Just like the weather, we can’t wait until spring. Recent warm weather has us all in a planting mode. We’ll see how those early bird Early Girl tomatoes pan out in June.
While we Sacramentans are obsessed with tomatoes, peppers rank a close second among our favorite home-grown summer crops. But which peppers grow best here? And which ones will sizzle our palates or just plain taste great?
Sacramento gardener Chuck Rickard of the Oak Park Crop Swap started testing peppers along with tomatoes at his popular summer taste tests. (See the Feb. 14 Home & Garden.) Rickard now has his pepper results compiled and ready for gardeners’ reflection.
His volunteer testers sampled dozens of pepper varieties, all grown in Sacramento. Among Oak Park’s top-rated peppers (in terms of taste): Costa Rican Sweet, Carmen and Tequilla Sunrise (all very mild); Numex Chili Pepper and Corno di Torro Rosso (for pepperoncini types); Garden Salsa and Mariachi (both in the poblano heat range); Padron (for “mild pepper people”); and Bulgarian Carrot (very hot, but not too hot).
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His testers rated the peppers on overall taste, not heat. The hottest pepper they tested was Super Chili, which scores between 40,000 to 50,000 points on the Scoville heat scale. By comparison, pepperoncini peppers rank 100 to 500 on that scale; jalapeños hit from 2,500 to 9,000.
Rickard is now ready to share his complete “Sacramento Tomato and Pepper Report” with anyone who requests. For your free copy, send an email to email@example.com.
But wait on putting those pepper plants in the ground. They prefer much warmer soil.
New Green Acres
The wait is almost over. Green Acres Nursery and Supply is about to unveil its fourth local nursery.
The newest Green Acres – at 9220 E. Stockton Blvd. in Elk Grove – will celebrate its grand opening March 21-22 with a Dig Into Spring Ideas Fair.
This garden party will feature fresh approaches to getting more enjoyment out of the great outdoors. That includes edible landscaping, water-wise plants and much more. Appropriately, that’s also the first weekend of spring. Find out more at www.idiggreenacres.com.
UC Davis butterfly expert Art Shapiro, a professor in the university’s Department of Evolution and Ecology, shared several observations about last week’s column on edible native plants. He started with what he knows best: butterflies.
Like many experts, he is concerned about the plight of the Monarchs. Their numbers have been drastically decreased in recent years.
Monarchs need milkweed, which is why many gardeners are adding this native plant to their landscapes. Shapiro points out that not all milkweeds are the same and, in order to benefit butterflies the most, that backyard milkweed may need a little extra attention.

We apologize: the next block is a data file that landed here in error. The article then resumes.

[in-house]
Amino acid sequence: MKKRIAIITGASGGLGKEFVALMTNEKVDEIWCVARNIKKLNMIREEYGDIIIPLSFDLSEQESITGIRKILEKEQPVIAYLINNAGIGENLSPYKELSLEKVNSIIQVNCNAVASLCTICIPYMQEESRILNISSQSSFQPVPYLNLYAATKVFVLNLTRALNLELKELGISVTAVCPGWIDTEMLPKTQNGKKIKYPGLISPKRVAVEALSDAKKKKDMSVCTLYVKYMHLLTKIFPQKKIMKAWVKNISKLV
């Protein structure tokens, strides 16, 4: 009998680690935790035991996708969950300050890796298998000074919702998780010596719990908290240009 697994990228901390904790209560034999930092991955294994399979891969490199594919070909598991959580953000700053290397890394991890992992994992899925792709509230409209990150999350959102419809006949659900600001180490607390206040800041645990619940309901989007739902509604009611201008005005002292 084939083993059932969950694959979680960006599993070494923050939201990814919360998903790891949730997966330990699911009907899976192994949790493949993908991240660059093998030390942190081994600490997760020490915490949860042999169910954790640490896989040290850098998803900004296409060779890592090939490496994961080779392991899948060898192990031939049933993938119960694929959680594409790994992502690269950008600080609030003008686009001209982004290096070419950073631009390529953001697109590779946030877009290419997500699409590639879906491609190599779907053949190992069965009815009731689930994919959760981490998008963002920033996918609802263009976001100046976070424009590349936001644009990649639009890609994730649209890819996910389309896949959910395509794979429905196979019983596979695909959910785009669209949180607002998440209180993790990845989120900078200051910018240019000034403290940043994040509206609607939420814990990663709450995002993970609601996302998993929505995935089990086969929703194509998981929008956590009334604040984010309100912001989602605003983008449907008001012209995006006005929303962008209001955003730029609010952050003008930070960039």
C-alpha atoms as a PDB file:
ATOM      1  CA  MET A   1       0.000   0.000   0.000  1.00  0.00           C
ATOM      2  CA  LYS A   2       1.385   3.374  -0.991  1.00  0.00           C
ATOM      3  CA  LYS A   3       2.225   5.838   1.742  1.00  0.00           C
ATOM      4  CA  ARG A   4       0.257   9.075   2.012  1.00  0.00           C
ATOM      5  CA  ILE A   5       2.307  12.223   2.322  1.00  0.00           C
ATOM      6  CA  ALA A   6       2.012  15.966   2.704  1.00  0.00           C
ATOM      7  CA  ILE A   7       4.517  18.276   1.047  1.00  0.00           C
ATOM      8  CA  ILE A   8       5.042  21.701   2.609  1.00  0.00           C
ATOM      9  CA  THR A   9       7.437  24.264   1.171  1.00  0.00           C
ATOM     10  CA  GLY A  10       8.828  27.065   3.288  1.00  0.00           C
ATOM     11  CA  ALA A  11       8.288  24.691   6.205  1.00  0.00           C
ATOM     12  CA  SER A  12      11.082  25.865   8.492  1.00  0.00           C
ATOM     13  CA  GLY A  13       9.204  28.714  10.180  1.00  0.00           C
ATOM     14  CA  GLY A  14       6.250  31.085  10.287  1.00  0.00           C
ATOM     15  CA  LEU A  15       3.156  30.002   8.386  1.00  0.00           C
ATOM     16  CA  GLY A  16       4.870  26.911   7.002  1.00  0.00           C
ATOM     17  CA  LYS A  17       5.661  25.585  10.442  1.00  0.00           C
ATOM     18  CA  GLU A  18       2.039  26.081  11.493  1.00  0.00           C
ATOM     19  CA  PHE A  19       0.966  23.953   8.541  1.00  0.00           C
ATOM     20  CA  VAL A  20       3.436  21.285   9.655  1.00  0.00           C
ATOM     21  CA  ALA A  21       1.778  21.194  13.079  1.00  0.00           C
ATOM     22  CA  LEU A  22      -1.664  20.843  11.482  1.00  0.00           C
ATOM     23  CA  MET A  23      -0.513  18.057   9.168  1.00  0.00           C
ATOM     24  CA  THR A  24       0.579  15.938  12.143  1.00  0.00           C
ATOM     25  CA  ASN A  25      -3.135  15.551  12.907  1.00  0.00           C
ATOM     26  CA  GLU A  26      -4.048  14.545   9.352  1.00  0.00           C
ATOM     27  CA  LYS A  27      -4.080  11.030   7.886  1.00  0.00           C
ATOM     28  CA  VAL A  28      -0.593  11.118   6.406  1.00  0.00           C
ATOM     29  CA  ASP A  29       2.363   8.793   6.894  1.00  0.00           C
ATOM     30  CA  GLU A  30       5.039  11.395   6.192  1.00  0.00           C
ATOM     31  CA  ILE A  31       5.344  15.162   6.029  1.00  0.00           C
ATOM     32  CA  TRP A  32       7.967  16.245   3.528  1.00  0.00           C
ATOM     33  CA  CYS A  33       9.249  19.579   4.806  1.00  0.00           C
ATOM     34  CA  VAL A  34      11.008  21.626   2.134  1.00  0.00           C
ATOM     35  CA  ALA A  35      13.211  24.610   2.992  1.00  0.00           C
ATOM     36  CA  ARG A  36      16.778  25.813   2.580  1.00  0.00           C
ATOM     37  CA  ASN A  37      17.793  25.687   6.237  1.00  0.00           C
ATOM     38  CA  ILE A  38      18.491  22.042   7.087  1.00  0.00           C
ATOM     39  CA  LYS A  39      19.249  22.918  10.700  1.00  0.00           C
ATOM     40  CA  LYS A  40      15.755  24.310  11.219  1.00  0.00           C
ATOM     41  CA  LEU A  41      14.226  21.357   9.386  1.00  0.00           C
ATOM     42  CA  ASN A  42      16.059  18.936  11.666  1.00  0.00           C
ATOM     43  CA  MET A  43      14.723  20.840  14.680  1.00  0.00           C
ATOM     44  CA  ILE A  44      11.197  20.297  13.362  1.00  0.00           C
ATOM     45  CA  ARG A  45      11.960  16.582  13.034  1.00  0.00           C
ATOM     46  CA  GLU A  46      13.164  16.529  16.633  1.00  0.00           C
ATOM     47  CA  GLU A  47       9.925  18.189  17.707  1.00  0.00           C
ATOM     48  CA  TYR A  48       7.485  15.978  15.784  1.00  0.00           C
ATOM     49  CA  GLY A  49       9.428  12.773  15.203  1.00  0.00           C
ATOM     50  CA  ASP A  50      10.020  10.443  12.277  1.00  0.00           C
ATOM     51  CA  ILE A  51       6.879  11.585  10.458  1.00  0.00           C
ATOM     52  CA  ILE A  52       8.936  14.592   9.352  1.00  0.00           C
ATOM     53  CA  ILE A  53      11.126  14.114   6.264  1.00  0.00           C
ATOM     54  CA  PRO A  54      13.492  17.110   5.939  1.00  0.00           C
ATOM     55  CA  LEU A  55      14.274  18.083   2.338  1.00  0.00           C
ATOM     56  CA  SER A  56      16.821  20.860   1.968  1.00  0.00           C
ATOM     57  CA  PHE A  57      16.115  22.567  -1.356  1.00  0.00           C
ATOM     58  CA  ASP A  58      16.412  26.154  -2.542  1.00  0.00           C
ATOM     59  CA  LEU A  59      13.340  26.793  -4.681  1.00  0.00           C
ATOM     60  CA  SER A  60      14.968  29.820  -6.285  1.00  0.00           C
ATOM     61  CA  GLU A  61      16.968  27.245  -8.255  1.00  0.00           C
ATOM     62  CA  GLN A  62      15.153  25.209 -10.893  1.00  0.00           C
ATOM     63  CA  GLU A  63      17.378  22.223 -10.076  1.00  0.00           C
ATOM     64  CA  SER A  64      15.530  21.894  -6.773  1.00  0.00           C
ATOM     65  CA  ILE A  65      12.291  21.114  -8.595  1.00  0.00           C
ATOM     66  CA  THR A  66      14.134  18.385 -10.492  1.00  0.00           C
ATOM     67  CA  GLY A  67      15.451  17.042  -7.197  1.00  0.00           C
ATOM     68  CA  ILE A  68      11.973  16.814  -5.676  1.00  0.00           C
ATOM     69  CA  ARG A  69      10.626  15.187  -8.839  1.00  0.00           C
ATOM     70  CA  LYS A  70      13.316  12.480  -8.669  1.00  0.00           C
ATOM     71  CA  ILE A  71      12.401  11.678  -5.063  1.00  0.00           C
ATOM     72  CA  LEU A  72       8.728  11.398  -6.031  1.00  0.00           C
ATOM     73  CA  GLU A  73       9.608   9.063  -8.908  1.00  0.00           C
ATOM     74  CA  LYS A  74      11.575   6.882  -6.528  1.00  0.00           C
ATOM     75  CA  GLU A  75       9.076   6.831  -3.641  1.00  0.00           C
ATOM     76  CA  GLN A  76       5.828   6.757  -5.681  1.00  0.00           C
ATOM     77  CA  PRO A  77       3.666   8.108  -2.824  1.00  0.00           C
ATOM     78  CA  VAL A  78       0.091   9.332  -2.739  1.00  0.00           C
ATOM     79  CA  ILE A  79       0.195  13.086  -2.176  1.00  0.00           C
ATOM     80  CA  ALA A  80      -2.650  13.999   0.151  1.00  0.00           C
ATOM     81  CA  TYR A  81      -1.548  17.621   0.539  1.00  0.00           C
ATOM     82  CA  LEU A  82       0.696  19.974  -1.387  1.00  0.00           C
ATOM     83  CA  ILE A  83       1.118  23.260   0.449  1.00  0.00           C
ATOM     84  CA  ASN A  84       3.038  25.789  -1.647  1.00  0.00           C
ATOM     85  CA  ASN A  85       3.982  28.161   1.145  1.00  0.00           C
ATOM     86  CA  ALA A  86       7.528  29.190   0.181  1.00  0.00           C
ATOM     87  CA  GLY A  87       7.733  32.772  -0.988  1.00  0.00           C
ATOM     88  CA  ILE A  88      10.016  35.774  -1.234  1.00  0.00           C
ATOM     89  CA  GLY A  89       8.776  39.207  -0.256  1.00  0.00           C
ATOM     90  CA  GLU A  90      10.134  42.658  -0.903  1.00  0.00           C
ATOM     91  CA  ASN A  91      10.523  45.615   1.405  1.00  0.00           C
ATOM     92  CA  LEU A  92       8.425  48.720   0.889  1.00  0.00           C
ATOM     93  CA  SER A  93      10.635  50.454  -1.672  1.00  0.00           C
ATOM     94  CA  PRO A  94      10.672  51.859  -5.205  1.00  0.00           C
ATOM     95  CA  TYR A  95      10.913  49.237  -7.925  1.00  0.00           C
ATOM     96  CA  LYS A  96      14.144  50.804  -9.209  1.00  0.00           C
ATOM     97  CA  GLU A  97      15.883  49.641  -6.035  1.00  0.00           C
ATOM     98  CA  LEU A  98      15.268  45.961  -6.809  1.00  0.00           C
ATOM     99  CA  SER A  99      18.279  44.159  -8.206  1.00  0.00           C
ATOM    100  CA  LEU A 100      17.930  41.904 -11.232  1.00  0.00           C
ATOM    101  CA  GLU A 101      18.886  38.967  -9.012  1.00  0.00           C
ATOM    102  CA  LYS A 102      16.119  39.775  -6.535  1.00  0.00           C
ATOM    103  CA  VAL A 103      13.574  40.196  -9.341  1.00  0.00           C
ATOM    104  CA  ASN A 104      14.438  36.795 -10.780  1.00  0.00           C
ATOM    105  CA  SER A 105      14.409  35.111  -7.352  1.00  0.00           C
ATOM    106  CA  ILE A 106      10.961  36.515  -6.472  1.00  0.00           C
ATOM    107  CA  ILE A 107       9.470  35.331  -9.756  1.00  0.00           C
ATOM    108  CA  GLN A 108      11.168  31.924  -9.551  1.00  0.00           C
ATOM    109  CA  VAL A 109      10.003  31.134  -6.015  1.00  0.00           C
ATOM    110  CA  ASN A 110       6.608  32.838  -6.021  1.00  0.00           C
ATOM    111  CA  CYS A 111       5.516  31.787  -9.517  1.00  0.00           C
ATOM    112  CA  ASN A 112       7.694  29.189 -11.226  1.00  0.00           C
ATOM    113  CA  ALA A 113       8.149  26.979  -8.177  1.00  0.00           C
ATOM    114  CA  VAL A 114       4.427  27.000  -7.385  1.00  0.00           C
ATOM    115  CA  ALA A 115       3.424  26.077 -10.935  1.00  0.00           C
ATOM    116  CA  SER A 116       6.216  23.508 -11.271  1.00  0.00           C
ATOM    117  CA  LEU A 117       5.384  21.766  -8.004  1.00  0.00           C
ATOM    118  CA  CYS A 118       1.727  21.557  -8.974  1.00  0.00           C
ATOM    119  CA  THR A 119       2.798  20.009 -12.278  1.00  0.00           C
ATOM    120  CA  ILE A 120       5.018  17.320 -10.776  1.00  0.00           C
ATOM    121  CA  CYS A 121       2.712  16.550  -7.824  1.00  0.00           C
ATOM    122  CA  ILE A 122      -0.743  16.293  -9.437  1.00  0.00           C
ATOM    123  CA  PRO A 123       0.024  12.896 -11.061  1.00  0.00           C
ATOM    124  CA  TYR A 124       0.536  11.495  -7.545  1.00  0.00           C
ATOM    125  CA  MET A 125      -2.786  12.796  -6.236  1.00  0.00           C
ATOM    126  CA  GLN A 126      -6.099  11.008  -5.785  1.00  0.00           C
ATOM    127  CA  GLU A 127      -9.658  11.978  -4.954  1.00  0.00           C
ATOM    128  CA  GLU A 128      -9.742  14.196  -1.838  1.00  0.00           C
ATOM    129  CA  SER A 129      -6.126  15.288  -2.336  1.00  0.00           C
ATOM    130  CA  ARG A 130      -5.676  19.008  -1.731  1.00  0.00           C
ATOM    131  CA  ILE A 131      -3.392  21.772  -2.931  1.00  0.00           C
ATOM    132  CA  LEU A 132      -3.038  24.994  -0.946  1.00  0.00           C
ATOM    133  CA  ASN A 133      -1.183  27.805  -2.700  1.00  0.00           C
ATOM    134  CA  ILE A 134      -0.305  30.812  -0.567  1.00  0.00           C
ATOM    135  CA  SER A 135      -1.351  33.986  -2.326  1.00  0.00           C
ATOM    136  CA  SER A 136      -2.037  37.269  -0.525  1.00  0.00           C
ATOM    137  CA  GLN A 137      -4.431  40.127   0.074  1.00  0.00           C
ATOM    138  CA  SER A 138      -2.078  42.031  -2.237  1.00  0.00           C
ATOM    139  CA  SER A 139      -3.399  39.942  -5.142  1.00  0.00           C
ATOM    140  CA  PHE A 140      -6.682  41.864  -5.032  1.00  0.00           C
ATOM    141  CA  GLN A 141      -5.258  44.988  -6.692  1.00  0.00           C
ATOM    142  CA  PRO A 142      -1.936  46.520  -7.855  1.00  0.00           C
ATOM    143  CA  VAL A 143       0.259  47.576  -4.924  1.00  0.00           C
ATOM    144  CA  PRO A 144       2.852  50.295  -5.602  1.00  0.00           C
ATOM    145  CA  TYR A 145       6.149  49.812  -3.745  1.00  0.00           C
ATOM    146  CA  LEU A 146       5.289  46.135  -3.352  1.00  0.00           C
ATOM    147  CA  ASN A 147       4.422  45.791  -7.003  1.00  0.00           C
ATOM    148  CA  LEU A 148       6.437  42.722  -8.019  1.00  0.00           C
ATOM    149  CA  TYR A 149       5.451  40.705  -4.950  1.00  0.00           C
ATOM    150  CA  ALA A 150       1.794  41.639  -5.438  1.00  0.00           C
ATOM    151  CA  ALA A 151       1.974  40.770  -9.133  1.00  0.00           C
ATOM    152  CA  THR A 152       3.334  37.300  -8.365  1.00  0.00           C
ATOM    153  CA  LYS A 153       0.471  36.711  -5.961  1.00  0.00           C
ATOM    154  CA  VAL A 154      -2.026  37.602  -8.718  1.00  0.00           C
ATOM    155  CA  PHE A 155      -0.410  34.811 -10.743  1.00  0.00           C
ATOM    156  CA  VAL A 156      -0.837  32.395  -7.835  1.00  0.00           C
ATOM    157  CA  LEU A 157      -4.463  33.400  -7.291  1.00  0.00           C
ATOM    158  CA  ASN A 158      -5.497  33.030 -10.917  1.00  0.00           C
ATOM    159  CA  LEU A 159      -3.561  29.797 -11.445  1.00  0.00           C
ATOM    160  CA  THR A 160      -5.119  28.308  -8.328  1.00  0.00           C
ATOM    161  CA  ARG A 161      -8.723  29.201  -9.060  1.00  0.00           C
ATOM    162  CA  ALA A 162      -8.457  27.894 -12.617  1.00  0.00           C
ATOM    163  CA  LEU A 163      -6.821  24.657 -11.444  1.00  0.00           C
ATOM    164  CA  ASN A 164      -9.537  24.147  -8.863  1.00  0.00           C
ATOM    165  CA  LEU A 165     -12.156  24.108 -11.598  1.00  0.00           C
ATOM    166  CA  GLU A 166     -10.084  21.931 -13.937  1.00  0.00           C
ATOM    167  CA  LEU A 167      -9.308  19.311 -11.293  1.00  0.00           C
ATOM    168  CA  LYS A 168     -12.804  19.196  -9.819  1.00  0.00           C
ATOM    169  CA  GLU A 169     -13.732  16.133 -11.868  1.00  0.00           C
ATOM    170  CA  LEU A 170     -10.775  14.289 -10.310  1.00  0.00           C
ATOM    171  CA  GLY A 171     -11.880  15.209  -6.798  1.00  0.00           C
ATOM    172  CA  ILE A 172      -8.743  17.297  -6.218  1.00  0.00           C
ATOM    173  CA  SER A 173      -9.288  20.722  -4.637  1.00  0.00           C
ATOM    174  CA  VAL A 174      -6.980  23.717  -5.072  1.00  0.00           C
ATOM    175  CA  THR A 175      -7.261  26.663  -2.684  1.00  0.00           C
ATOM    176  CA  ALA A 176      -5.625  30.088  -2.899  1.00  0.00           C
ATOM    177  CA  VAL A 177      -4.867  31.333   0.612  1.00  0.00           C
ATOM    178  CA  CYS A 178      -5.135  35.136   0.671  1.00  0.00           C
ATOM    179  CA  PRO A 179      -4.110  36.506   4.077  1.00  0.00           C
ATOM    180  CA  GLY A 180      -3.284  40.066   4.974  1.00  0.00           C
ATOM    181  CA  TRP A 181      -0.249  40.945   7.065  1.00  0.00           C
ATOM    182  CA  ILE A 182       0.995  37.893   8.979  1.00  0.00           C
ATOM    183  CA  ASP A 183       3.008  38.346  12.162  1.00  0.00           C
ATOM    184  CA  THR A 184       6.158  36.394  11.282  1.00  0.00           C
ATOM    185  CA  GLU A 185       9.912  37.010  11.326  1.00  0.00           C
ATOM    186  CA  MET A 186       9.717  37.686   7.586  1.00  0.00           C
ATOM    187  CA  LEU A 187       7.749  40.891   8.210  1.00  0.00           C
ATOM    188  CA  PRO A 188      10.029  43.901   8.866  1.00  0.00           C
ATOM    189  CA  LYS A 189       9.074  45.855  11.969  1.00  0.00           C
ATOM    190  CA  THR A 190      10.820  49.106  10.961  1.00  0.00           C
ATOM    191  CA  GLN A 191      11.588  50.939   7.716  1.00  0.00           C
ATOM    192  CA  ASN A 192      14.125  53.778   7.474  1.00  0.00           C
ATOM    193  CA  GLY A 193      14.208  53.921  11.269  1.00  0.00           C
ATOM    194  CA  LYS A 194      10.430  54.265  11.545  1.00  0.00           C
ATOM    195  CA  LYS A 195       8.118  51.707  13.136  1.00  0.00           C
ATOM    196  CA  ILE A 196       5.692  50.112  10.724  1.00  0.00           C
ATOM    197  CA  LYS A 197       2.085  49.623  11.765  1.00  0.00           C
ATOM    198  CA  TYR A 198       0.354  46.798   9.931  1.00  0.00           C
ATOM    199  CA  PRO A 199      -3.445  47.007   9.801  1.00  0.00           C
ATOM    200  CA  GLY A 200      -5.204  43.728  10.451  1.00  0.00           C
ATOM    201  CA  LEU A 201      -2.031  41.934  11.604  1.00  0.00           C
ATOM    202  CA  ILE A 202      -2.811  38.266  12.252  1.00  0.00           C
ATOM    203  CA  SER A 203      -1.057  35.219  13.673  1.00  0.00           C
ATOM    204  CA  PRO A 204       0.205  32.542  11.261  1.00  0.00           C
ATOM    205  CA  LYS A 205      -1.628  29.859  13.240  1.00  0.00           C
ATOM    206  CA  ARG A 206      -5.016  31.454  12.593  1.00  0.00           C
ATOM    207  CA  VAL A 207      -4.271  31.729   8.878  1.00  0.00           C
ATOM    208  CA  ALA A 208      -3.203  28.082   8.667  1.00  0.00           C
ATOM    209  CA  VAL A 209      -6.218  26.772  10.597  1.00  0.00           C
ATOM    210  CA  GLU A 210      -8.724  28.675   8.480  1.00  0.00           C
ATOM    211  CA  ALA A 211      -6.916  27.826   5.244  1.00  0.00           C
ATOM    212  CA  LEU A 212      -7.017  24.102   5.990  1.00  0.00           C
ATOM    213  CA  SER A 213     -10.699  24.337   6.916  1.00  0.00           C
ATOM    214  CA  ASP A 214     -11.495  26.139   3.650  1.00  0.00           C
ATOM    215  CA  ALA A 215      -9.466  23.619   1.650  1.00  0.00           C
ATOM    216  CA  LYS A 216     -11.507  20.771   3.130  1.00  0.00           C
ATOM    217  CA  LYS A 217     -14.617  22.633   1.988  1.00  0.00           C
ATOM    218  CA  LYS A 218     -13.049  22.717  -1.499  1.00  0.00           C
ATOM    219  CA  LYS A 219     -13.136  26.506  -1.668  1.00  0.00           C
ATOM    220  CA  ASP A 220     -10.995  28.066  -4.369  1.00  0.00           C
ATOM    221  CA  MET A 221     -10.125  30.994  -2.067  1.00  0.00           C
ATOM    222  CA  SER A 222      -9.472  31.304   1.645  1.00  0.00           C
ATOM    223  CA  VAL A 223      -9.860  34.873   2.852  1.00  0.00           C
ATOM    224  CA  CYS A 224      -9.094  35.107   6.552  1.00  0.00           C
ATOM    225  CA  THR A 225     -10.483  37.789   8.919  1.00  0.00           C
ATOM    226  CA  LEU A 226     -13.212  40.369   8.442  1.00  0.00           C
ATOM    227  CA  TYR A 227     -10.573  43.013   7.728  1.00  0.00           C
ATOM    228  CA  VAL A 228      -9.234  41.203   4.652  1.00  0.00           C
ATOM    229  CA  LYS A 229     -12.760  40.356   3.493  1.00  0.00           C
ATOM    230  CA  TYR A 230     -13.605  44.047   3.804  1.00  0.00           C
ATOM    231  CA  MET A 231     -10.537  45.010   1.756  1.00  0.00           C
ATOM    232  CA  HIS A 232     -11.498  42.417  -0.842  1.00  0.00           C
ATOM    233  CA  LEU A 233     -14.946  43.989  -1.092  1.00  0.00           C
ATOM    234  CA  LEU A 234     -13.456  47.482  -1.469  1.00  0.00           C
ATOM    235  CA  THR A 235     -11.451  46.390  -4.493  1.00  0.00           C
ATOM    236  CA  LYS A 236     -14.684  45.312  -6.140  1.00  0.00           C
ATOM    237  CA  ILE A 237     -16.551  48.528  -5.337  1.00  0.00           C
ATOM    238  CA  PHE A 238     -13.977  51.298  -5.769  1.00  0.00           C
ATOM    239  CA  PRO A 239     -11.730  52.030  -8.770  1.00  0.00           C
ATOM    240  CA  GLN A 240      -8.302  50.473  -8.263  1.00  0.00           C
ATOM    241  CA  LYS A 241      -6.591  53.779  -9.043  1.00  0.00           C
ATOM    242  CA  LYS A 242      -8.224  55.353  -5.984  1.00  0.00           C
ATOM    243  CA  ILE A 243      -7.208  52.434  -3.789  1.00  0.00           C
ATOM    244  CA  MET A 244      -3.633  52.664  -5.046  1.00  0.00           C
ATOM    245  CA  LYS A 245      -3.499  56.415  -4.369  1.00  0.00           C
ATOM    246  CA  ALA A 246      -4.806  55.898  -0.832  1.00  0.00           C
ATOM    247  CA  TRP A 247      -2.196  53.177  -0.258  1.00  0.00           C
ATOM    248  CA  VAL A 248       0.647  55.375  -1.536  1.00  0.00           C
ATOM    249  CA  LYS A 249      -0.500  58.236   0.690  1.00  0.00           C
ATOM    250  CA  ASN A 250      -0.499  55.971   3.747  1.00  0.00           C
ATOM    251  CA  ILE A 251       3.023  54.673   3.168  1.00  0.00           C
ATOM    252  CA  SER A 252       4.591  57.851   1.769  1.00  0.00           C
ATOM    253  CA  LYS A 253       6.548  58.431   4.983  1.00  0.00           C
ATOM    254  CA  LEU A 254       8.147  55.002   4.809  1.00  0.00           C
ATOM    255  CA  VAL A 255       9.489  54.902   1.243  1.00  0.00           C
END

“There is no shortage of milkweed in California,” Shapiro said. “The problem is in the Midwest, where planting of ‘Roundup-ready’ corn and soybeans has allowed farmers to eradicate ‘weeds,’ including Asclepias (milkweed species), by promiscuous use of herbicides.
“There’s no harm in planting milkweeds here, though it isn’t necessary,” he added, “except that the usual species available from nurseries is the tropical A. curassavica, which doesn’t go winter-dormant. In coastal areas, both in Southern California and in the Bay Area, Monarchs have begun breeding on it in winter. We do not understand why … but they’re doing it.”
The butterflies are breeding “again and again on the same plants, which become heavily contaminated with the microsporidian parasite Ophrocystis, with the result that the breeding fails,” he continued.
“The most rabid native-plant activists are advising that people should get rid of non-native milkweeds that don’t go winter-dormant,” he noted. “But that’s not necessary. Just cut your curassavica back drastically two or three times a year. You get clean new growth, heavier flowering, and you get rid of the oleander aphid mess – at least for a while!”
Shapiro also added his personal tasting notes on edible natives.
“I eat Sambucus mexicana (Mexican elderberry) berries myself, but it should be noted that leaves, twigs and buds contain both a bitter alkaloid and organic cyanide,” he said. “There have been a few reports of poisoning from ingesting green parts. If crushing the berries for juice or wine, one should be careful to exclude green material.
“Red-berried elder in the mountains is another story: The fruit should not be eaten raw – period,” he said.
As for wild blackberries, he prefers the Himalayan blackberries that grow rampant along local waterways. But he wishes they would go away and does not recommend them for home gardens.
“The juiciest, tastiest ones around are the Himalayaberries (Rubus armeniacus),” he said. “They are delicious – and exceedingly invasive – and should never be introduced or tolerated in a garden.
“I gather all I could ever use along the American River bike trail, and in the process help to reduce the number available to seed the landscape via bird poop,” he said. “A lot of other people do, too. Himalayaberry is actively suppressing riparian forest regeneration and crowding out the entire understory. Tasty as it is, if I could wave a magic wand and make it disappear, I would.”